2:18-25 Servants in those days generally were slaves, and had heathen masters, who often used them cruelly; yet the apostle directs them to be subject to the masters placed over them by Providence, with a fear to dishonour or offend God. And not only to those pleased with reasonable service, but to the severe, and those angry without cause. The sinful misconduct of one relation, does not justify sinful behaviour in the other; the servant is bound to do his duty, though the master may be sinfully froward and perverse. But masters should be meek and gentle to their servants and inferiors. What glory or distinction could it be, for professed Christians to be patient when corrected for their faults? But if when they behaved well they were ill treated by proud and passionate heathen masters, yet bore it without peevish complaints, or purposes of revenge, and persevered in their duty, this would be acceptable to God as a distinguishing effect of his grace, and would be rewarded by him. Christ's death was designed not only for an example of patience under sufferings, but he bore our sins; he bore the punishment of them, and thereby satisfied Divine justice. Hereby he takes them away from us. The fruits of Christ's sufferings are the death of sin, and a new holy life of righteousness; for both which we have an example, and powerful motives, and ability to perform also, from the death and resurrection of Christ. And our justification; Christ was bruised and crucified as a sacrifice for our sins, and by his stripes the diseases of our souls are cured. Here is man's sin; he goes astray; it is his own act. His misery; he goes astray from the pasture, from the Shepherd, and from the flock, and so exposes himself to dangers without number. Here is the recovery by conversion; they are now returned as the effect of Divine grace. This return is, from all their errors and wanderings, to Christ. Sinners, before their conversion, are always going astray; their life is a continued error.
24. his own self—there being none other but Himself who could have done it. His voluntary undertaking of the work of redemption is implied. The Greek puts in antithetical juxtaposition, OUR, and His OWN SELF, to mark the idea of His substitution for us. His "well-doing" in His sufferings is set forth here as an example to servants and to us all (1Pe 2:20).
bare—to sacrifice: carried and offered up: a sacrificial term. Isa 53:11, 12, "He bare the sin of many": where the idea of bearing on Himself is the prominent one; here the offering in sacrifice is combined with that idea. So the same Greek means in 1Pe 2:5.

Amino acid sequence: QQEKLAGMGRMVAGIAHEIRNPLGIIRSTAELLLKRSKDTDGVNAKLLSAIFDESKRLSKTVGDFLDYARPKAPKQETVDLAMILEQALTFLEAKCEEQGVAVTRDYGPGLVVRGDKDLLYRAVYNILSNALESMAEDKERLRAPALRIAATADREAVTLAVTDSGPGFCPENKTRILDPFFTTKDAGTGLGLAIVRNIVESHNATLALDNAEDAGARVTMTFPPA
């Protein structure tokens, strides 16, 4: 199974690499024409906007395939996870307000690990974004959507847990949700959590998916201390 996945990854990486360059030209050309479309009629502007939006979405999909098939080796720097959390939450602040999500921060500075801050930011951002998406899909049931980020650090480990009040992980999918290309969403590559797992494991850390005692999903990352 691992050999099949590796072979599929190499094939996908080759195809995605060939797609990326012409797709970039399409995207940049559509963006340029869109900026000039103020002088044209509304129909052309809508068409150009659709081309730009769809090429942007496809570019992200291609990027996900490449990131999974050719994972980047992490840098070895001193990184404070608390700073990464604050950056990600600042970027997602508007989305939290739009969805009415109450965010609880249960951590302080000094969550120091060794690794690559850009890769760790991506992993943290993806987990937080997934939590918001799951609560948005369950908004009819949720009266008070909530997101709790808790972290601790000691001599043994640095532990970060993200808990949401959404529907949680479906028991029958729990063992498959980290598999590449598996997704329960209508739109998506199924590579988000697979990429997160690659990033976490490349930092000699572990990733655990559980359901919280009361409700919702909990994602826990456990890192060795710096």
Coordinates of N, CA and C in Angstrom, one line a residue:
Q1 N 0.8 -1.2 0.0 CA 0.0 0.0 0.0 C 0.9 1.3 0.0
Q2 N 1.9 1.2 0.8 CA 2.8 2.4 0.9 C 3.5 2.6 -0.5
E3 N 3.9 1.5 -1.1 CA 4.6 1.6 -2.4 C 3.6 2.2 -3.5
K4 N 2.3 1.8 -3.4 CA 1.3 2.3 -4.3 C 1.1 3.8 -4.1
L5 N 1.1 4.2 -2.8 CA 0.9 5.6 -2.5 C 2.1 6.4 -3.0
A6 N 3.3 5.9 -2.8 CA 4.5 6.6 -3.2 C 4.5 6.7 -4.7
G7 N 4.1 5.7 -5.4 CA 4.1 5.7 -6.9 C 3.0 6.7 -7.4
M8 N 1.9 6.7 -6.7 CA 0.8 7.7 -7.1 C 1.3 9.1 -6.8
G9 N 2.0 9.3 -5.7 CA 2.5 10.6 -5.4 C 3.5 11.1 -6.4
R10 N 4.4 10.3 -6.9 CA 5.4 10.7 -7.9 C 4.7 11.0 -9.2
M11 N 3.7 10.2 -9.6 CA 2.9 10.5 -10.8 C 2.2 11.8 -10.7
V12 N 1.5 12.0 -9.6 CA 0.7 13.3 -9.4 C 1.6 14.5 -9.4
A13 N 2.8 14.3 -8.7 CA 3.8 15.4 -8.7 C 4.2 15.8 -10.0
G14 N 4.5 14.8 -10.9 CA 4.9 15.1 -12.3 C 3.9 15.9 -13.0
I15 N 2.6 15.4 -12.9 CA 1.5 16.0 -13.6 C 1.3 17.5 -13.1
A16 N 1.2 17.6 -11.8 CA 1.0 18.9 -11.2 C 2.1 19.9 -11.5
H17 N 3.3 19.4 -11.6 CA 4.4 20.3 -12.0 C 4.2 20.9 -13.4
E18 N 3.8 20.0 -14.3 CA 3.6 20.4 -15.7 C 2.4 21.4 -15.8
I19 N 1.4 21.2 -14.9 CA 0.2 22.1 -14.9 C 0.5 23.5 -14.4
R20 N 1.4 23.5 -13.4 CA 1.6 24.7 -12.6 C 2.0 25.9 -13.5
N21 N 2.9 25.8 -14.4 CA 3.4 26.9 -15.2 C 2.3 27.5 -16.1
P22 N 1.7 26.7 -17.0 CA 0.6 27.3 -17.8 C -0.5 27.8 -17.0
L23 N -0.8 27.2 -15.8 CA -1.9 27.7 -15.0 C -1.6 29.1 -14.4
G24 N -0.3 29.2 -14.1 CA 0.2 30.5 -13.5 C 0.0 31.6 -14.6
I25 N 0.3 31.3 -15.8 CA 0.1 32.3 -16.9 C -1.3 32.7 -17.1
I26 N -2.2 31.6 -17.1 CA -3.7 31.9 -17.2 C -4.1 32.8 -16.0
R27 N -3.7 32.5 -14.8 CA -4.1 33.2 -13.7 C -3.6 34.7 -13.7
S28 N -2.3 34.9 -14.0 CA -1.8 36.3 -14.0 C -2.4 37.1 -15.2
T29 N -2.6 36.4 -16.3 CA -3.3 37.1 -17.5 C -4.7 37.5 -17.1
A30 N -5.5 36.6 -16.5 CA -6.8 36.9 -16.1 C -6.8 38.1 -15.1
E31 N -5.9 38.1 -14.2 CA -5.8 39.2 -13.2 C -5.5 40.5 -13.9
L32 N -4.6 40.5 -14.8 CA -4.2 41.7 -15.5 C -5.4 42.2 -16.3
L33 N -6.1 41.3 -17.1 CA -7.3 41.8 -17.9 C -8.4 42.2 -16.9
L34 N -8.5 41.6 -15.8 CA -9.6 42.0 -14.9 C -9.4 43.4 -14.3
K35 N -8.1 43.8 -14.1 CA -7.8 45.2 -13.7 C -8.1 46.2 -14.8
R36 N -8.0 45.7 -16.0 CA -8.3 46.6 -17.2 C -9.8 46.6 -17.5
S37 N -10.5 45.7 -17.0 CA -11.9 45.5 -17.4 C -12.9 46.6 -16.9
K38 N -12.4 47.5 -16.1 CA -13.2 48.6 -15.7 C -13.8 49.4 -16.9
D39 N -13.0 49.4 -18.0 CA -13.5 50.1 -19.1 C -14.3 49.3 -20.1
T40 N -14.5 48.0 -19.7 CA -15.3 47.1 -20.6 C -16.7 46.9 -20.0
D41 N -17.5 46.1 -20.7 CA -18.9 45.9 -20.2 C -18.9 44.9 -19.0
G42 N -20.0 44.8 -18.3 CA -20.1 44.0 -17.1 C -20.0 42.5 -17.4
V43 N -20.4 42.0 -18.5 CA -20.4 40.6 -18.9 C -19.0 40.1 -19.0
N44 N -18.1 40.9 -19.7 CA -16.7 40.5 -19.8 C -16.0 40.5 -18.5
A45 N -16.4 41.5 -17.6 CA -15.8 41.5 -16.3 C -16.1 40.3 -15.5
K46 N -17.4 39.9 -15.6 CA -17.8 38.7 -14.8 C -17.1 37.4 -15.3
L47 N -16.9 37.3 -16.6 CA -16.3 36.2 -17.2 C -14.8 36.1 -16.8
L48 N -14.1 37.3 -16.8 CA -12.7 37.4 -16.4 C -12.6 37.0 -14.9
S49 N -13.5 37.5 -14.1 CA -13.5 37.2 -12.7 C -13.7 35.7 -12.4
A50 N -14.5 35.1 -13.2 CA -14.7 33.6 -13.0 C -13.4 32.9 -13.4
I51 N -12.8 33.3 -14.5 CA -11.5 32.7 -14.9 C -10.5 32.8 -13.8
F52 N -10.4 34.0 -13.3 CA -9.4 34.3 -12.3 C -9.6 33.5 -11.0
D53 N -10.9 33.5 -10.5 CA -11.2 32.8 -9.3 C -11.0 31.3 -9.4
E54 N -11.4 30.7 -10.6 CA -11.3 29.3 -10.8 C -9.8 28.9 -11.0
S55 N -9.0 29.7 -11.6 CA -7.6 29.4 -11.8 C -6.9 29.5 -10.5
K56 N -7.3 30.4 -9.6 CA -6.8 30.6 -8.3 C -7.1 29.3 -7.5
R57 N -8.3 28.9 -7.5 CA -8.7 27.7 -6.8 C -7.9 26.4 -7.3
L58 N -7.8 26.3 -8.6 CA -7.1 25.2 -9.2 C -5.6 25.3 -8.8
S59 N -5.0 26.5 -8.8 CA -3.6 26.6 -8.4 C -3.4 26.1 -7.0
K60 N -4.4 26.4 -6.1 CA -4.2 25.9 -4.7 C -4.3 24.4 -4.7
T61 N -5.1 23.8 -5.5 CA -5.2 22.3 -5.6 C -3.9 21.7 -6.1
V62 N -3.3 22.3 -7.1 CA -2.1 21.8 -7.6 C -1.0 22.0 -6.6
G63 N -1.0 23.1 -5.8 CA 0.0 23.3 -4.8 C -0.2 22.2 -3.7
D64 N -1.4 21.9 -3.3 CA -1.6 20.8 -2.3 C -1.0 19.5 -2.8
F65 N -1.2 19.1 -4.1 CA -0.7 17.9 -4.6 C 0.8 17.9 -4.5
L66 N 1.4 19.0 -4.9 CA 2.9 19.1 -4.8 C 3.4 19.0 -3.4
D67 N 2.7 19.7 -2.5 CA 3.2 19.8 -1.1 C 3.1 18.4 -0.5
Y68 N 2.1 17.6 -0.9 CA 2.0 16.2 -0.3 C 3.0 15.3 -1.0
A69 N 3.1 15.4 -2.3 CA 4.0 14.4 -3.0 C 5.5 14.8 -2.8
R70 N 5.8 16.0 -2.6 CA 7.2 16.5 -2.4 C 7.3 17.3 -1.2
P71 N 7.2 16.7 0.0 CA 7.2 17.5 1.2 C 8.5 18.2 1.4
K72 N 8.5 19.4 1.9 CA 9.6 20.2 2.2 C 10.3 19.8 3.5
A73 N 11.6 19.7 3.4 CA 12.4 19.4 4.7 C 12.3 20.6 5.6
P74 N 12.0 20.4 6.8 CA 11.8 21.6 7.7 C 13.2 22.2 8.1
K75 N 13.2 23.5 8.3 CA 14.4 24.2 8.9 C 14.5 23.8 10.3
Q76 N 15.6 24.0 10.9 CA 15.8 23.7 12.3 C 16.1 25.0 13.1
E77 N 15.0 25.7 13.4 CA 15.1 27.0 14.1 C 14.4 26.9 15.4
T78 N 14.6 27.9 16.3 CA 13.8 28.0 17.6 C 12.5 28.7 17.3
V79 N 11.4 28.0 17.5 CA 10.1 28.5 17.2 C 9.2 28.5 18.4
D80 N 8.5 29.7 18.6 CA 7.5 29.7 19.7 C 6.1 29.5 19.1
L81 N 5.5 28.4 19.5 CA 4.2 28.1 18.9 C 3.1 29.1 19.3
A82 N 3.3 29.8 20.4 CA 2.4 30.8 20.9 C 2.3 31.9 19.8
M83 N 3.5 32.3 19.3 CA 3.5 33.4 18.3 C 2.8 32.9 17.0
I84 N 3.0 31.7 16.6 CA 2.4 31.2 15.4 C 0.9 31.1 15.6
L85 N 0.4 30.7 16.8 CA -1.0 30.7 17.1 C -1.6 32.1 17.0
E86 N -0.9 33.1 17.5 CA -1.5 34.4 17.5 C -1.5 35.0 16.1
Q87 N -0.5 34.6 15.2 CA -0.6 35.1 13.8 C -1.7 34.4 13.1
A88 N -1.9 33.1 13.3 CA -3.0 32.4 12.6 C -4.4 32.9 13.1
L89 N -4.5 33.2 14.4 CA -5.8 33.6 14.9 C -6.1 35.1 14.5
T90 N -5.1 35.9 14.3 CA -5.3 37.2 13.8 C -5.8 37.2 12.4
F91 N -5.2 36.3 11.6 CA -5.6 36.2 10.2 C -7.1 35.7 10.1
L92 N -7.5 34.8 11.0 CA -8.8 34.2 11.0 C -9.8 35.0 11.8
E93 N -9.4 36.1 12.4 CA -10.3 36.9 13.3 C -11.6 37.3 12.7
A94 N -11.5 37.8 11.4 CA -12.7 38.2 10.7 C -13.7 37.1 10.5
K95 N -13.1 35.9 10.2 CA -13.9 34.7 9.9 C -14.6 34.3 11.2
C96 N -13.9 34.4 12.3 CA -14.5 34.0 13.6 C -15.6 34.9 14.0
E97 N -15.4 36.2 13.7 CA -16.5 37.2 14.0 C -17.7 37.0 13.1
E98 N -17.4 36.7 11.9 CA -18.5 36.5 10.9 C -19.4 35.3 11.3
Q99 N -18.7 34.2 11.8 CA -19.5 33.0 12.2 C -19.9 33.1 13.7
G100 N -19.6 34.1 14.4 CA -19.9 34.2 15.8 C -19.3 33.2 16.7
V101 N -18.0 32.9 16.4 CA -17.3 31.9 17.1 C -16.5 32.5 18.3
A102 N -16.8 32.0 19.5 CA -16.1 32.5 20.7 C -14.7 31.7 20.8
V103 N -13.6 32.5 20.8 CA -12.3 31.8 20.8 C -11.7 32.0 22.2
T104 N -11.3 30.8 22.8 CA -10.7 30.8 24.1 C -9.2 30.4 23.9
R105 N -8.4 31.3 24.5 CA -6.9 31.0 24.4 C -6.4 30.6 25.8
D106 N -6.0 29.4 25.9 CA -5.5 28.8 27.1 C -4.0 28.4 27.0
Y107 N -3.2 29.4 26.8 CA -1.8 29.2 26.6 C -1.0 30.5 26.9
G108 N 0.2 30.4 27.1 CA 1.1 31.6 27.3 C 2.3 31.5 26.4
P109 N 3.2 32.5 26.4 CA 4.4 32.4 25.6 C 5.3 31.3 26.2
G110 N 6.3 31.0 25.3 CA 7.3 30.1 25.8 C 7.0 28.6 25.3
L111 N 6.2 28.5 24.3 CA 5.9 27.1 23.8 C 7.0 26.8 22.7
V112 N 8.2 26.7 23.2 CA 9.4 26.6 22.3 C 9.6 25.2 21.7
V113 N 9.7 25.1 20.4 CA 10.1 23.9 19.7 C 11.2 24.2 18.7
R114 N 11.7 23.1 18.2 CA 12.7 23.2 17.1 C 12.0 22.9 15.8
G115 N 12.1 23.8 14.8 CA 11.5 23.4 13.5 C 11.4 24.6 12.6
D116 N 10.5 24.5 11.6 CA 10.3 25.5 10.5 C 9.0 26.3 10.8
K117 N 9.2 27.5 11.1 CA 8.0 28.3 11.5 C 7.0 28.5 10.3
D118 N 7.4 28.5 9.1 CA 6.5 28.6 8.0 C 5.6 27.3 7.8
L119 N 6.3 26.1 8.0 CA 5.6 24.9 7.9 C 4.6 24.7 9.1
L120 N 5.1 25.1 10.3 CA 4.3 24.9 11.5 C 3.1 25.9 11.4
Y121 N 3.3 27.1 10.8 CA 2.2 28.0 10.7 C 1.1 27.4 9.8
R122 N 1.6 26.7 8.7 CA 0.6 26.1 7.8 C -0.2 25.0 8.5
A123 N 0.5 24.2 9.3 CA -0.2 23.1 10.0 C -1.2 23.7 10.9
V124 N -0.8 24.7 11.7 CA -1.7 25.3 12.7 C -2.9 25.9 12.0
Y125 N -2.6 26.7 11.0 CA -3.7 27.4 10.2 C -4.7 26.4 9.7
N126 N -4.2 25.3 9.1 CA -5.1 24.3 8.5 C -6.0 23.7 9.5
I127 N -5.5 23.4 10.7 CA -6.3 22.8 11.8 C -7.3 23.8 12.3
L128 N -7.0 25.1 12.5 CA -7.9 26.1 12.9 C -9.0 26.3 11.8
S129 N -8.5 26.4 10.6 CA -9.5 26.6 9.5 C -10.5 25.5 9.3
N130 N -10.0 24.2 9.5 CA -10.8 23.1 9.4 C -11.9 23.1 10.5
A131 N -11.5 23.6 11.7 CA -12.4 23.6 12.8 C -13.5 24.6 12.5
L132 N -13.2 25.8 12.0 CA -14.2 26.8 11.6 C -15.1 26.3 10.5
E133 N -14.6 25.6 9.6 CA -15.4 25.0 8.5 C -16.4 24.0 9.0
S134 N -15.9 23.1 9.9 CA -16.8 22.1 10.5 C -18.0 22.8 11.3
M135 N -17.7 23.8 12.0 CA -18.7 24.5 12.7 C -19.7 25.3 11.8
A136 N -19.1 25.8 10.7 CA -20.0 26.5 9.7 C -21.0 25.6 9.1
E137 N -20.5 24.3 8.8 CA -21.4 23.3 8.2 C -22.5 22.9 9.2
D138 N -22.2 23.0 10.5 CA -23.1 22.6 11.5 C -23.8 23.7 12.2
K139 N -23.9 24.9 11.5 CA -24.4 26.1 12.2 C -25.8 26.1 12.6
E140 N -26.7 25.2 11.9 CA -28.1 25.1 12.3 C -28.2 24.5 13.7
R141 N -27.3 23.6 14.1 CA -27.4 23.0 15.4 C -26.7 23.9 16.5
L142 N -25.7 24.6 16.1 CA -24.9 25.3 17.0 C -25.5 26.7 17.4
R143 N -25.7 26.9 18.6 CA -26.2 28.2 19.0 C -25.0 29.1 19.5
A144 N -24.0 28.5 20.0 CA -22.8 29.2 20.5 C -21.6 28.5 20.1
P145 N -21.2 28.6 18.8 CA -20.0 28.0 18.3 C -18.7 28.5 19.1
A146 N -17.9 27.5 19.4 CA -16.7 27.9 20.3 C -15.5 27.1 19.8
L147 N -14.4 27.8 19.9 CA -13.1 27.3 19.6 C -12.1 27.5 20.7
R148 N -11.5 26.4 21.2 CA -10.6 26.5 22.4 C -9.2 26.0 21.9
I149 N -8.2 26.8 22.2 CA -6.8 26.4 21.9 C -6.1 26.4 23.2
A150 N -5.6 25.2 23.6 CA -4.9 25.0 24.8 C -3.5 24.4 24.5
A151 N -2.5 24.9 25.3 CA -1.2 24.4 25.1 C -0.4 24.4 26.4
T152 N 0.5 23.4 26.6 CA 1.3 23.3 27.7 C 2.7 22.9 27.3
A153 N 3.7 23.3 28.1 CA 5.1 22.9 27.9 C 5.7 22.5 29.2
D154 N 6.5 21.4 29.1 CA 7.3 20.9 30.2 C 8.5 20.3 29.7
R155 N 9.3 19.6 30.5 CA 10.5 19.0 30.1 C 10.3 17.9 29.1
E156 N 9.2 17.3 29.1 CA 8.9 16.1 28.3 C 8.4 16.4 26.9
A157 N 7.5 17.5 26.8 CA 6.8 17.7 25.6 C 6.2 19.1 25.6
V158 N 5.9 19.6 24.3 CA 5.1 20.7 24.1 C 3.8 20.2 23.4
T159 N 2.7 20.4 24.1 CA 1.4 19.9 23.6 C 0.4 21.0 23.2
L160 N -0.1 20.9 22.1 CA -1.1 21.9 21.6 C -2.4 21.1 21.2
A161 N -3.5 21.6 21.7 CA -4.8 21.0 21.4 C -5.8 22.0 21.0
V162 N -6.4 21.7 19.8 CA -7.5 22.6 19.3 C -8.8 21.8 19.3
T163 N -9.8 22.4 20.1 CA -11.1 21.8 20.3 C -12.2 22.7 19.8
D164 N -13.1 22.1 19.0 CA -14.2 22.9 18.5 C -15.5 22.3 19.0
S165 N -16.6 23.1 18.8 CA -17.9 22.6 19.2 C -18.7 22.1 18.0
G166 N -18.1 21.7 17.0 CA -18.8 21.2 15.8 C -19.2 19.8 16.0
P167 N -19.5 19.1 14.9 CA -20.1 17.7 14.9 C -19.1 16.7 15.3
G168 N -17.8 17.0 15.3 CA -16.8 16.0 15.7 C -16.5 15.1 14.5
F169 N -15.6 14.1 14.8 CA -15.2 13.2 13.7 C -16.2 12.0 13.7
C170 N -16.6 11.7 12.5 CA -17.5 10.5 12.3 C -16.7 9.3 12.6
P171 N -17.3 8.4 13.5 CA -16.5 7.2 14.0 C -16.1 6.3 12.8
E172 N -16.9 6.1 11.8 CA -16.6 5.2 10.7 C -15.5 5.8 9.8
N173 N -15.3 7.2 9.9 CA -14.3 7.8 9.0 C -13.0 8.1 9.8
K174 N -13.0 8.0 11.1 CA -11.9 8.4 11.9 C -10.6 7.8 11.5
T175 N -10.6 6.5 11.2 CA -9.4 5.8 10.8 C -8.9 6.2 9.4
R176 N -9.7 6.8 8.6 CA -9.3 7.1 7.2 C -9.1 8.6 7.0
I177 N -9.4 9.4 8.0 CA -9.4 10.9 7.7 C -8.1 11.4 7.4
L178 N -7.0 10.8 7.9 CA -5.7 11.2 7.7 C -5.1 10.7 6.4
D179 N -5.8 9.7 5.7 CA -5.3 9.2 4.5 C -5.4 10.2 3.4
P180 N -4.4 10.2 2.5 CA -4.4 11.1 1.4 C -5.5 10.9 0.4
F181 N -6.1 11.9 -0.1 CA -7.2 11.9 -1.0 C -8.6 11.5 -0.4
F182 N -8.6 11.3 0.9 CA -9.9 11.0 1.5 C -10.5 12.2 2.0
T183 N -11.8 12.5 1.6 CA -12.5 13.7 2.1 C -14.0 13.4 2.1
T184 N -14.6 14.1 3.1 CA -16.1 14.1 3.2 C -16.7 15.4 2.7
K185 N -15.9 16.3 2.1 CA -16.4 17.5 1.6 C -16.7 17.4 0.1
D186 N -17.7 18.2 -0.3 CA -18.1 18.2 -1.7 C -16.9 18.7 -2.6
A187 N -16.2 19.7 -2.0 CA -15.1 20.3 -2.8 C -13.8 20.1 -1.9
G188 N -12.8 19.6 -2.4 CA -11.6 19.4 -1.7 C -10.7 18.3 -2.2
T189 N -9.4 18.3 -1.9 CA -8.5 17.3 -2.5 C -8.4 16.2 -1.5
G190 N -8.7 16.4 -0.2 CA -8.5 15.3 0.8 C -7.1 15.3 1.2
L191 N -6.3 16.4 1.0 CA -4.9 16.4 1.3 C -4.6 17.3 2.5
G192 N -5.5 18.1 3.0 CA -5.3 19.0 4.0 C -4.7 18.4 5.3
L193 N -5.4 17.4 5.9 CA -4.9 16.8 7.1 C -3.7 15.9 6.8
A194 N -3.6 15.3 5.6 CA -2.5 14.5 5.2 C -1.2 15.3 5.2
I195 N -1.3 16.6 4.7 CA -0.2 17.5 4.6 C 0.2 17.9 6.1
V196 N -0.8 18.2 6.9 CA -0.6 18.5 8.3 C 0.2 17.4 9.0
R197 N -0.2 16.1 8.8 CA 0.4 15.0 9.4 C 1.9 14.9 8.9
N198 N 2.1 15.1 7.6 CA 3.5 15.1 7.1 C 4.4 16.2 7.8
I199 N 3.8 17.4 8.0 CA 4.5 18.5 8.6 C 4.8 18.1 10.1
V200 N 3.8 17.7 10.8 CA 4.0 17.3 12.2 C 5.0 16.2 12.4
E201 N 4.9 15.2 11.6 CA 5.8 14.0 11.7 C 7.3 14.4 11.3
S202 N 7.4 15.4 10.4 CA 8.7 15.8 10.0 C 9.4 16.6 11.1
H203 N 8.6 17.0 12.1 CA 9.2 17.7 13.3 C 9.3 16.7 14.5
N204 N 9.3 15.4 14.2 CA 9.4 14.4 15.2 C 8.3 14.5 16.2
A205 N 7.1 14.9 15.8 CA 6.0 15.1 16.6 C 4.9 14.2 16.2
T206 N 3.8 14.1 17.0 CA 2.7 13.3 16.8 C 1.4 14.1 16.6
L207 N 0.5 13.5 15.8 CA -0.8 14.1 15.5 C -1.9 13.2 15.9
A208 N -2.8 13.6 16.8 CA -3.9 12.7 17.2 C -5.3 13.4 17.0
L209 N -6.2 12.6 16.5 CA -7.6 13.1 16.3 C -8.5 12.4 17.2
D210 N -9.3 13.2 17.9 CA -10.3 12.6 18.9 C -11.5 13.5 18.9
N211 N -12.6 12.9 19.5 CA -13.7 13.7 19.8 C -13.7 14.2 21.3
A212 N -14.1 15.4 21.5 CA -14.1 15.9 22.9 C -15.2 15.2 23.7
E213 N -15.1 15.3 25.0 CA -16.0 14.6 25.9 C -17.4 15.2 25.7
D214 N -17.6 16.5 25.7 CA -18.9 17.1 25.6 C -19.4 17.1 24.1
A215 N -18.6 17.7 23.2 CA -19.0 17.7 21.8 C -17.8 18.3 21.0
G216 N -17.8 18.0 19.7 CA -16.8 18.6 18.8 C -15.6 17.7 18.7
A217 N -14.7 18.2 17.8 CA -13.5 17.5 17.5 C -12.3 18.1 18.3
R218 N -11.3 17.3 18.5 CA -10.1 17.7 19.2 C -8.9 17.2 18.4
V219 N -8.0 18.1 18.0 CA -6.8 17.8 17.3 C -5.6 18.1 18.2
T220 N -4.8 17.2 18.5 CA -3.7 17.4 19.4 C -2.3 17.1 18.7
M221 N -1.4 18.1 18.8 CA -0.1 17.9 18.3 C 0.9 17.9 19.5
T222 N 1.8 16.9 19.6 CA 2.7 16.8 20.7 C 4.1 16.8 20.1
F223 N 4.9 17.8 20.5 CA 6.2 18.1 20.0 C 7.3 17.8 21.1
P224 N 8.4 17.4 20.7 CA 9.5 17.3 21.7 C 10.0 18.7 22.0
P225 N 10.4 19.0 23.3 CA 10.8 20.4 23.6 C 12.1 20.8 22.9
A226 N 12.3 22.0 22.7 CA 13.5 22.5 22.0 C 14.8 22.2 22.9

our sins—In offering or presenting in sacrifice (as the Greek for "bare" implies) His body, Christ offered in it the guilt of our sins upon the cross, as upon the altar of God, that it might be expiated in Him, and so taken away from us. Compare Isa 53:10, "Thou shalt make His soul an offering for sin." Peter thus means by "bare" what the Syriac takes two words to express, to bear and to offer: (1) He hath borne our sins laid upon Him [namely, their guilt, curse, and punishment]; (2) He hath so borne them that He offered them along with Himself on the altar. He refers to the animals upon which sins were first laid, and which were then offered thus laden [Vitringa]. Sin or guilt among the Semitic nations is considered as a burden lying heavily upon the sinner [Gesenius].
on the tree—the cross, the proper place for One on whom the curse was laid: this curse stuck to Him until it was legally (through His death as the guilt-bearer) destroyed in His body: thus the handwriting of the bond against us is cancelled by His death.
that we being dead to sins—the effect of His death to "sin" in the aggregate, and to all particular "sins," namely, that we should be as entirely delivered from them, as a slave that is dead is delivered from service to his master. This is our spiritful standing through faith by virtue of Christ's death: our actual mortification of particular sins is in proportion to the degree of our effectually being made conformable to His death. "That we should die to the sins whose collected guilt Christ carried away in His death, and so LIVE TO THE RIGHTEOUSNESS (compare Isa 53:11. 'My righteous servant shall justify many'), the gracious relation to God which He has brought in" [Steiger].
by whose stripes—Greek, "stripe."
ye were healed—a paradox, yet true. "Ye servants (compare 'buffeted,' 'the tree,' 1Pe 2:20, 24) often bear the strife; but it is not more than your Lord Himself bore; learn from Him patience in wrongful sufferings.